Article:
Could a smartphone app make hospitals safer?


A smartphone next to a stethoscope

Mobile app for healthcare staff to be evaluated across NHS hospitals in new Imperial study.

Imperial researchers are embarking on a new project to test out whether a healthcare app can make hospitals safer.

Scientists from the College’s Institute of Global Health Innovation (IGHI) will begin evaluating whether the Streams app can help both patients and healthcare staff by making important medical information more readily available, leading to greater quality of care and more efficient workflow in hospitals. 

"This app could revolutionise the working lives of healthcare professionals as well as improve patient outcomes, on a device already owned by 99% of medics." Prof Ara Darzi IGHI

As a ubiquitous technology owned by some 99% of doctors, smartphones are increasingly being recognised and exploited as a platform for innovation in health. As such, if this project proves successful, it could not only bring nationwide benefits to healthcare, but also serve as a model for the implementation of future innovations in health software.

“Digital technologies have the potential to offer scalable, cost-effective solutions to some of healthcare’s most pressing challenges, including how to minimise variability in quality of care,” said Professor the Lord Ara Darzi, project lead and director of the IGHI.

“Streams is just one example of how our Institute is progressing this rapidly-evolving field with cutting-edge, human-centred systems. If implemented successfully, this app could revolutionise the working lives of healthcare professionals as well as improve patient outcomes, on a device already owned by 99% of medics.”

Innovation in information

Each year, there are thousands of preventable deaths in English hospitals because a patients’ deteriorating condition wasn’t recognised and treated in time. Identifying these patients earlier and reducing errors in communication is vital to escalating and managing their care, yet many doctors still contend with outdated systems which have the unintended consequence of directing time away from patients.

DeepMind Health's Streams was designed as a solution to these issues. It’s a secure app that collates patients’ medical information so that it’s stored in one easy to access place, meaning healthcare professionals have the essential data they need at their fingertips. This could be anything from blood test results to vital signs such as heart rate, so that doctors can quickly spot issues should they arise. And if they do, the app can alert the right member of staff so they can rapidly respond.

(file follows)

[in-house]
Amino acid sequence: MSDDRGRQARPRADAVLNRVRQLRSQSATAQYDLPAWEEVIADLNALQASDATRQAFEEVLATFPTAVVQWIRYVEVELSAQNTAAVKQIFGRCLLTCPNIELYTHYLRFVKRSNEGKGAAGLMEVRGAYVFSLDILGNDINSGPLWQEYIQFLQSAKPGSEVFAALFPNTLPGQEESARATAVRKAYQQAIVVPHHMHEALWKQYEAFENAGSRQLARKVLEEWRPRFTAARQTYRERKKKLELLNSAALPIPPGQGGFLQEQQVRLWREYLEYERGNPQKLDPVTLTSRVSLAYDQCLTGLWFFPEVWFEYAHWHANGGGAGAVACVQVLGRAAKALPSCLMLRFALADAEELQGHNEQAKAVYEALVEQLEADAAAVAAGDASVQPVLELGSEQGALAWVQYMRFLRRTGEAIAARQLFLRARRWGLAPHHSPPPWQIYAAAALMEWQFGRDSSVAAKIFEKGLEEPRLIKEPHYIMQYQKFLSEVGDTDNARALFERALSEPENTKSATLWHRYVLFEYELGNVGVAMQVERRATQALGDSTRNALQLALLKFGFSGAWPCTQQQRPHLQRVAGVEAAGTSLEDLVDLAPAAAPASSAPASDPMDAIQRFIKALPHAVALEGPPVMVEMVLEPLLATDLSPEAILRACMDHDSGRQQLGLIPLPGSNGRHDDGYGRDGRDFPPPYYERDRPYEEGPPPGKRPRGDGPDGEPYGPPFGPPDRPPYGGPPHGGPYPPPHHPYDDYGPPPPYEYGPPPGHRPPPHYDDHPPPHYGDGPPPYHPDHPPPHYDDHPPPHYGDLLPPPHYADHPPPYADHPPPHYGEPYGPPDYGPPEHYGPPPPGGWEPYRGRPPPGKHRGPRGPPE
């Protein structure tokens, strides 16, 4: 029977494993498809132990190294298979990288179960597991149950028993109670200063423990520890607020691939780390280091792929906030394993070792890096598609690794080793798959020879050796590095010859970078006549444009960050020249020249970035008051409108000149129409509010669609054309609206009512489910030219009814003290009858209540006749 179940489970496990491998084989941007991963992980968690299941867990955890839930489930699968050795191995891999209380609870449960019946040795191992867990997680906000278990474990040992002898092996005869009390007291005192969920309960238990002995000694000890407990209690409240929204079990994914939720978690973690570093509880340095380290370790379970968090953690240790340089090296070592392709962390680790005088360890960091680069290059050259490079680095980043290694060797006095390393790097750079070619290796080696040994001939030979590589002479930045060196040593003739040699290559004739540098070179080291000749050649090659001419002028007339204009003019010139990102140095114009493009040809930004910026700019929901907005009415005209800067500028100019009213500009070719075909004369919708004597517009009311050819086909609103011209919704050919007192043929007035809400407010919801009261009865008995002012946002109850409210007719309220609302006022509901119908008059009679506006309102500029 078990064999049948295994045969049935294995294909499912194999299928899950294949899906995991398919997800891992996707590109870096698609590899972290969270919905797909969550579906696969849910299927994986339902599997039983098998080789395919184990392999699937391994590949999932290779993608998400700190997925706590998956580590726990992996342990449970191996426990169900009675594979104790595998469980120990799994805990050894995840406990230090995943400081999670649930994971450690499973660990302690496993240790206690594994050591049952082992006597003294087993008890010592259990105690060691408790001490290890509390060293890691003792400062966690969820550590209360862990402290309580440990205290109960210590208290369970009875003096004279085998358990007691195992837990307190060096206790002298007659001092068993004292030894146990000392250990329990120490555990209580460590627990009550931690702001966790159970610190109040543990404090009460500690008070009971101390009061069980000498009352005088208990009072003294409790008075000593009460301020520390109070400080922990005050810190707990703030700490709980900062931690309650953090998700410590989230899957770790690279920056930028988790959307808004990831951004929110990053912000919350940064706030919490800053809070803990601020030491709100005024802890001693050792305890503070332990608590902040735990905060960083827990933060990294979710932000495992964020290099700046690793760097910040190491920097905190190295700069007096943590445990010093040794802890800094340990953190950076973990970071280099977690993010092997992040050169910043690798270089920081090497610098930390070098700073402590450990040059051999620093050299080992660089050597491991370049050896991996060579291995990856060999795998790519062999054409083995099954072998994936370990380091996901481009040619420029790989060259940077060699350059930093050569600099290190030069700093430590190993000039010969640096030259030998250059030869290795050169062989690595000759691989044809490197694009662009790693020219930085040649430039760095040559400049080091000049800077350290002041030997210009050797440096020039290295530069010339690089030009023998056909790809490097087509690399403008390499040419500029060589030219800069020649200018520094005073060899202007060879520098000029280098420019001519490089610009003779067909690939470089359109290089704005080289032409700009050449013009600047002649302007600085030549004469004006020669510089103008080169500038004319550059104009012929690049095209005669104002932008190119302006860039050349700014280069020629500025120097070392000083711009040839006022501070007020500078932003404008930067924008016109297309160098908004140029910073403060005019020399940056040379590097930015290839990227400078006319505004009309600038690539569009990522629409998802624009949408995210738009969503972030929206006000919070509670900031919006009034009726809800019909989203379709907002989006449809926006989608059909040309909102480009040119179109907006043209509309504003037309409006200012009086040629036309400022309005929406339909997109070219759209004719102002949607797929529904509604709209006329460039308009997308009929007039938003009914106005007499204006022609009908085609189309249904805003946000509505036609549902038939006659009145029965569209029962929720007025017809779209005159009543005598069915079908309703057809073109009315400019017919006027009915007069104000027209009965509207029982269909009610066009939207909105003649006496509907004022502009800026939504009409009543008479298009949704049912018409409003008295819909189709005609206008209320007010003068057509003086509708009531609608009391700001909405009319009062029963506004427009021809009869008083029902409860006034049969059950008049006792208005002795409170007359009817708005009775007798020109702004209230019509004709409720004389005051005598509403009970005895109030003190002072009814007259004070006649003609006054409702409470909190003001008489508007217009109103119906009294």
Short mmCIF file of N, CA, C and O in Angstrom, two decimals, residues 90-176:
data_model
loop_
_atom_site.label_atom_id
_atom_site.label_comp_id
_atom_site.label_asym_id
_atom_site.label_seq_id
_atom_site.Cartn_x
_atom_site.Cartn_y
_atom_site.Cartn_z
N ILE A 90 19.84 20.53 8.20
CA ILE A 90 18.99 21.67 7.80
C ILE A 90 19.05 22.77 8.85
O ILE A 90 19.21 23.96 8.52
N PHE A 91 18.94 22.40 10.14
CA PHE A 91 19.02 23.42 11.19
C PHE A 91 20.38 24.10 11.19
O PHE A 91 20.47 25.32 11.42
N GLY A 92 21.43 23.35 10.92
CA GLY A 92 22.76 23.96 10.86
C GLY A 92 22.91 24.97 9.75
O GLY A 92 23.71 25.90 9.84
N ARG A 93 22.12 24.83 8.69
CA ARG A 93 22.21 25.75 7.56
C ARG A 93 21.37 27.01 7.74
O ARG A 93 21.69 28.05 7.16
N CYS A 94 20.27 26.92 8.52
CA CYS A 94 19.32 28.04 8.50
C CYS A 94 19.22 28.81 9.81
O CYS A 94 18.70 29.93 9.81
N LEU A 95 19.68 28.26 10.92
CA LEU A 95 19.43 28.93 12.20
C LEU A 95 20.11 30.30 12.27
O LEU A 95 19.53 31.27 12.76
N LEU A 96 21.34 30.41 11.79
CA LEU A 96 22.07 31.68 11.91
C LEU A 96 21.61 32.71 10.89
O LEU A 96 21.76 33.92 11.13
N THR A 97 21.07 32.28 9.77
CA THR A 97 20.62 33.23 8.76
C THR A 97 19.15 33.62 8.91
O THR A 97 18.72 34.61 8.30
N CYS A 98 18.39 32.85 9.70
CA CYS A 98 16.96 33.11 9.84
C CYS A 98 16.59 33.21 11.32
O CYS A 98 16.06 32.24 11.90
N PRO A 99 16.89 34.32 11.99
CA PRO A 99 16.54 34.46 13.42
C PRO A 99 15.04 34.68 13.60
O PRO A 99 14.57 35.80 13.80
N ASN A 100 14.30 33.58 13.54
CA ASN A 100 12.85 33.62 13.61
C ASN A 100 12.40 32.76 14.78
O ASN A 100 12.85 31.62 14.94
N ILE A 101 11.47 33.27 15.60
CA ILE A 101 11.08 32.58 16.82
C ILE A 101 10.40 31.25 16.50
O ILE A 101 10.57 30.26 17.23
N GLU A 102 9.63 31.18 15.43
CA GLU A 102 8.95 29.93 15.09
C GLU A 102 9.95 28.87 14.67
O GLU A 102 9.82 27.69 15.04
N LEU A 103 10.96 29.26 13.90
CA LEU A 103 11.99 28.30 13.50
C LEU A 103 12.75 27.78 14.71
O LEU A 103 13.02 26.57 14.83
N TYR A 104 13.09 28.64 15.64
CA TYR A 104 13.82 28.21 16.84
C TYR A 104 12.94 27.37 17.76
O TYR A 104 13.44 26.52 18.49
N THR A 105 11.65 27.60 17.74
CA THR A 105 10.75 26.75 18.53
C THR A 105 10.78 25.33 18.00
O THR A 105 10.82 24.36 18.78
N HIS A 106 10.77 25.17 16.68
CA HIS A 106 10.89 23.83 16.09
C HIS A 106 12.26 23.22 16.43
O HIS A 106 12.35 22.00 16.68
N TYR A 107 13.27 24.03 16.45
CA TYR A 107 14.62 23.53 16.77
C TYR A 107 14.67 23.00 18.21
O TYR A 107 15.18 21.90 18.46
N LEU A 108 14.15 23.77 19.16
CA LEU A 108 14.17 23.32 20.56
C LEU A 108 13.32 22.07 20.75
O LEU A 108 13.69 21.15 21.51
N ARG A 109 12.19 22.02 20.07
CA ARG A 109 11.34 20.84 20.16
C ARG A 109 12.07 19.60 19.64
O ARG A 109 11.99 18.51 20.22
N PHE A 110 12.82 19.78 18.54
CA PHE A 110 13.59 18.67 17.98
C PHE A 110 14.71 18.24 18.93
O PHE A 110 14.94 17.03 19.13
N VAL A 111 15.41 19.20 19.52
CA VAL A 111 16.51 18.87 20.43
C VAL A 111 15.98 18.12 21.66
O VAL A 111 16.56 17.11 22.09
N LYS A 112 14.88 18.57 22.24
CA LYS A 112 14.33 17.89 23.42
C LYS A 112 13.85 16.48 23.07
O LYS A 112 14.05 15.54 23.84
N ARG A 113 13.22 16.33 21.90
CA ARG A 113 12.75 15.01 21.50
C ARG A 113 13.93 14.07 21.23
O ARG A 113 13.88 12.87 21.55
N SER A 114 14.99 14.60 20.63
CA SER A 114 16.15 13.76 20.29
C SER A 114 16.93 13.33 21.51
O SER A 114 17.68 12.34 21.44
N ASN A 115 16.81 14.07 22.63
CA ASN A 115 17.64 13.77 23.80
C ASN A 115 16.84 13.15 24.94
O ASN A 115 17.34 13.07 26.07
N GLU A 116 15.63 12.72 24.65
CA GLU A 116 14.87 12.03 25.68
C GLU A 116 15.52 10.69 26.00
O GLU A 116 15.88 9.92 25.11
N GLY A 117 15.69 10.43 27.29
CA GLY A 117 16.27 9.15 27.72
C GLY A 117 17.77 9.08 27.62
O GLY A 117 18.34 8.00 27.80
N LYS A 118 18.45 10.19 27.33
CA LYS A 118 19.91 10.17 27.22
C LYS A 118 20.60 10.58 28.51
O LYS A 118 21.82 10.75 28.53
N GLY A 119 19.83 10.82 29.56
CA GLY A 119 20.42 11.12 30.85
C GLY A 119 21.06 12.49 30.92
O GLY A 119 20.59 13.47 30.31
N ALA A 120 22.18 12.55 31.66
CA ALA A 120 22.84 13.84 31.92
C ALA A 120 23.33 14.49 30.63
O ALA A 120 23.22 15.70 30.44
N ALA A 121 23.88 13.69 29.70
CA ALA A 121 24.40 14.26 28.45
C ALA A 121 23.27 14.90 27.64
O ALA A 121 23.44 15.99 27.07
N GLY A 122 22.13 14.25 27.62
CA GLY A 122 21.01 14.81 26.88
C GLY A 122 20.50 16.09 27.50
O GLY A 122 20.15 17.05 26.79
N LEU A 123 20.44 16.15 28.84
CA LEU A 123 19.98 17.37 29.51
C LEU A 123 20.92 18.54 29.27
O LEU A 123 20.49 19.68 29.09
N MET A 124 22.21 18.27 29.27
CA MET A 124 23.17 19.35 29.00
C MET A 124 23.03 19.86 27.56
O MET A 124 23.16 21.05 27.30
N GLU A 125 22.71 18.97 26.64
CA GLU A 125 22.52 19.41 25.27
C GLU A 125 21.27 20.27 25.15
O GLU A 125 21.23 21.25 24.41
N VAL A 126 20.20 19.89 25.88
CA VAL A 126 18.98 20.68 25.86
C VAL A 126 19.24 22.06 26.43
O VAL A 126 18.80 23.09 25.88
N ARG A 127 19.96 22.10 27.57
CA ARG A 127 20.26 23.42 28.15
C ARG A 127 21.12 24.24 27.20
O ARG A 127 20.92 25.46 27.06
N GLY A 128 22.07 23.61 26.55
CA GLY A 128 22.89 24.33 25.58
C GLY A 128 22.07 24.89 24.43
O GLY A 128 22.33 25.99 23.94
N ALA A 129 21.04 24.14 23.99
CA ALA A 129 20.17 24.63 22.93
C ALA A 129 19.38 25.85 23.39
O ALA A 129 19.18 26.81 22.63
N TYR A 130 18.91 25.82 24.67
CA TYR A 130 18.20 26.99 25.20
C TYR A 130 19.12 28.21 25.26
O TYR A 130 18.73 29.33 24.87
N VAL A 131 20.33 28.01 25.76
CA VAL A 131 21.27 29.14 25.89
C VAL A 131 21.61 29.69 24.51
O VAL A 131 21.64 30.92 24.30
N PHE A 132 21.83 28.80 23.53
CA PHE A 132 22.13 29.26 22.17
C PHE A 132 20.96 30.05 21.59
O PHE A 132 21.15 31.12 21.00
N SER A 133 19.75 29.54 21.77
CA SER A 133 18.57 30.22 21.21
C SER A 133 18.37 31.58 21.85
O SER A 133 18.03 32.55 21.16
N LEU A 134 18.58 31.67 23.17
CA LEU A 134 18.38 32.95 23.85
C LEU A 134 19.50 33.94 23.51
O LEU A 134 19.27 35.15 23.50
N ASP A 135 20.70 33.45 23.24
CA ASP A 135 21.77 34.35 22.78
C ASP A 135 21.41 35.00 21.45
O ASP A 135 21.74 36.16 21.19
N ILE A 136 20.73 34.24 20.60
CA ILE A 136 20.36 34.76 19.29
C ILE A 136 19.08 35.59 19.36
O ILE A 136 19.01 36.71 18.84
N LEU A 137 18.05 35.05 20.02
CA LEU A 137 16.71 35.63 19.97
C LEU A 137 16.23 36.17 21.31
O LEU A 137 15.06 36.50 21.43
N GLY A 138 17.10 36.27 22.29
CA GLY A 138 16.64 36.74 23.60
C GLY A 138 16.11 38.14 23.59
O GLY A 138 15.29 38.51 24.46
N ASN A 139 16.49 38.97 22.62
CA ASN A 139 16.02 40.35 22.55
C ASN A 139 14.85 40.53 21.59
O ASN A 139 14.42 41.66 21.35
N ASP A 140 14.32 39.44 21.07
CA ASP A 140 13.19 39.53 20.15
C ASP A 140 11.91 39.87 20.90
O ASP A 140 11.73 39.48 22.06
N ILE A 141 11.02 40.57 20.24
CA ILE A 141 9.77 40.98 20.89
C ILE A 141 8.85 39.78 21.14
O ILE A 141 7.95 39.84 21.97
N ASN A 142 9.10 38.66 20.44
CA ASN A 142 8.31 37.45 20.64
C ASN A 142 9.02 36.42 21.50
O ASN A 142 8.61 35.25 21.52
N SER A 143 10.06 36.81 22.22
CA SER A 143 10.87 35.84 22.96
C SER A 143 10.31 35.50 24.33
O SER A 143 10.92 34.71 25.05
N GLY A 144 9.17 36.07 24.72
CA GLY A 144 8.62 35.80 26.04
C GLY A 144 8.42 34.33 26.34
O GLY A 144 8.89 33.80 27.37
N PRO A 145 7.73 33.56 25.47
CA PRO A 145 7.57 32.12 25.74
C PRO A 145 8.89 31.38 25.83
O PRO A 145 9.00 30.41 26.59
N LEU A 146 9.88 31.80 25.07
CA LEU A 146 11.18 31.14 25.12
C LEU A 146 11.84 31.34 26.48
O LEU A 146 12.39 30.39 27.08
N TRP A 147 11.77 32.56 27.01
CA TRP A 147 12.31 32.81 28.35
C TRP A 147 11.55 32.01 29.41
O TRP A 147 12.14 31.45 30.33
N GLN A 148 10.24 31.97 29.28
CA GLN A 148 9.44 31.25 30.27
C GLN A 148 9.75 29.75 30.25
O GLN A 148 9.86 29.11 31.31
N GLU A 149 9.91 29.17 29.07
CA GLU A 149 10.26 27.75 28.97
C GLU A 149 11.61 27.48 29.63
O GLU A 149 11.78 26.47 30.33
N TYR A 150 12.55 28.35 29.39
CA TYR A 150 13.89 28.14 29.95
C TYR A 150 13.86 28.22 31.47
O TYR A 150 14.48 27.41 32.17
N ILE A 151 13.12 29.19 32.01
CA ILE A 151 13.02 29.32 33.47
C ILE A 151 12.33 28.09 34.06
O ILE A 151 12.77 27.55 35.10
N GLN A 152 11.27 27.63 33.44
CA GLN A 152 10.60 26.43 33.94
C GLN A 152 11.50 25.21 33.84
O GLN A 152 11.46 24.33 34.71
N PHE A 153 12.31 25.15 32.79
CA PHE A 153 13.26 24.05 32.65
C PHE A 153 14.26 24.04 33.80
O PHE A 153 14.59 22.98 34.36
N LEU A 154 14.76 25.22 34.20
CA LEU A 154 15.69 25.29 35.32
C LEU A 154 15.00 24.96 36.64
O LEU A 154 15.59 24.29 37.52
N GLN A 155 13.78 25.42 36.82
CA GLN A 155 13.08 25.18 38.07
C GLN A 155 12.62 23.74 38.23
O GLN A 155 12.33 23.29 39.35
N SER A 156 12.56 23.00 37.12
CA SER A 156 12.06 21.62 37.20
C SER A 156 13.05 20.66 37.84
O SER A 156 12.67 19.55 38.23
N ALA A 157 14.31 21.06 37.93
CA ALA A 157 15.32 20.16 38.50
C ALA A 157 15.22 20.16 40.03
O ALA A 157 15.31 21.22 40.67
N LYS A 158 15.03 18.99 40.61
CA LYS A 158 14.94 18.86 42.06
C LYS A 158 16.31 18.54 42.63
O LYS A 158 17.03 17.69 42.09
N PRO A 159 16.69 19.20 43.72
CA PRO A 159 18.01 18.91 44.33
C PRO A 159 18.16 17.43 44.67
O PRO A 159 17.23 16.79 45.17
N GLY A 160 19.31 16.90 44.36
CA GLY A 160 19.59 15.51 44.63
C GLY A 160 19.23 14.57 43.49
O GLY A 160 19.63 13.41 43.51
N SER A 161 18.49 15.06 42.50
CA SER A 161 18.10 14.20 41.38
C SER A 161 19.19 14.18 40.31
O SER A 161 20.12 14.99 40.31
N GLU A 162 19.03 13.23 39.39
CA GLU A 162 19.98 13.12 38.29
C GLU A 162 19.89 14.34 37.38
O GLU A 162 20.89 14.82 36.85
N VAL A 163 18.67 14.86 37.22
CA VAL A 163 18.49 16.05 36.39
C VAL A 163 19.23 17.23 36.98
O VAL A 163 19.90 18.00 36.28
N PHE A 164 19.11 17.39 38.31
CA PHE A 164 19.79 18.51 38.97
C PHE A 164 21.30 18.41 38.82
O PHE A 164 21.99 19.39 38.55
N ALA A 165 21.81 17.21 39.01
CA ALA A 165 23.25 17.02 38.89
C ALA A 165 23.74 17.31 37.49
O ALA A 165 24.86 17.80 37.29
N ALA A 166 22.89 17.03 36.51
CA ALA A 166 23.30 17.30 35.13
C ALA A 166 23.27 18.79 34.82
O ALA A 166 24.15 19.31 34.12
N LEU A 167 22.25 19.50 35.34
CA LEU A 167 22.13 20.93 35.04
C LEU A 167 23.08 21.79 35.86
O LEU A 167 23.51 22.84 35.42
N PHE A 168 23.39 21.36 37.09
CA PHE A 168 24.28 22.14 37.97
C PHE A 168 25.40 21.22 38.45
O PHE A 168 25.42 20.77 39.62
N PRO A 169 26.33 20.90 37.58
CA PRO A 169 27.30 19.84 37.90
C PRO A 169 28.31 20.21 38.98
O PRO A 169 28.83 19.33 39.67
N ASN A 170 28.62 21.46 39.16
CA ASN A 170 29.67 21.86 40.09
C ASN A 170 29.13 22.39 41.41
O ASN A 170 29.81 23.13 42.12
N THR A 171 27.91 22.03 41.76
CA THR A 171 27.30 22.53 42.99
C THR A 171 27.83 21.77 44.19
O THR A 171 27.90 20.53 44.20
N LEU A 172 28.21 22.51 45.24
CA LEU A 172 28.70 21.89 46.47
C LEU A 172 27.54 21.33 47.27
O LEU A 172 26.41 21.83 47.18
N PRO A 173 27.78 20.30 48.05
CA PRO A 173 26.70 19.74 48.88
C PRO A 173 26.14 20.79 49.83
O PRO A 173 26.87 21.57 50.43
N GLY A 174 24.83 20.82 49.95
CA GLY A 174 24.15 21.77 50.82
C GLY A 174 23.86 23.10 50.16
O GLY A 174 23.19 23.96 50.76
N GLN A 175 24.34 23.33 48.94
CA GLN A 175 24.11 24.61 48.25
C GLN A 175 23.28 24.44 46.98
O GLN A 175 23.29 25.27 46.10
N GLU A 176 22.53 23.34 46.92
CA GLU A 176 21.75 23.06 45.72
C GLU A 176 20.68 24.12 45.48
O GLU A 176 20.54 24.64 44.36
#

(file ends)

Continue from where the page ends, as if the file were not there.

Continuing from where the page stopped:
Streams and its predecessor have already been trialled in small pilot studies and shown to elicit faster responses to messages than more traditional pager systems. Now the IGHI-led team has been awarded £145,000 from UK Research and Innovation as part of its Industrial Strategy Challenge Fund, to expand trialling of streams across multiple sites.

The team is partnering with clinical colleagues at Imperial College Healthcare NHS Trust, where the app will be introduced in a hospital environment as a tool for enhancing clinical delivery.

A sprint for success

The project will run throughout 2019 and will be rolled out across the five London hospitals comprising the Imperial College Healthcare NHS Trust, affecting more than 10,000 staff. As well as investigating the safety and feasibility of using a phone app in an NHS setting, the work will evaluate Streams’ impact on patients and professionals.

The researchers want to know whether the app can improve workflow by increasing efficiency and coordination among staff. This, in turn, could help reduce workload and stress, which will also be measured as part of the evaluation.

The study will also look at whether Streams can improve various measures of patient safety and care quality, such as rates of patient complications, deaths and length of stay.

The research is one of ten funded ‘Sprint Exemplar Innovation Projects’, which will inform and shape a UK-wide secure data network called the Digital Innovation Hub Programme. Led by Health Data Research UK (HDR UK), this framework will mean that health data is used in a safe and responsible manner by researchers and innovators, in a way that ultimately brings benefits to patients and the public.

This is the first time that IGHI has been awarded a grant from HDR UK, which is a share of a £3 million pot of Government funding that aims to show the potential of data to improve healthcare.

“This is a prime example of the high-calibre translational research carried out at IGHI,” said Professor Nick Jennings, the College’s Vice-Provost for Research and Enterprise.

“It’s very encouraging to see that a product developed at the Institute is now being implemented to help improve the lives of both patients and professionals. We look forward to seeing how this research progresses further and the far-reaching impact that a simple app could have.”


Justine Alford

Justine Alford
Institute of Global Health Innovation

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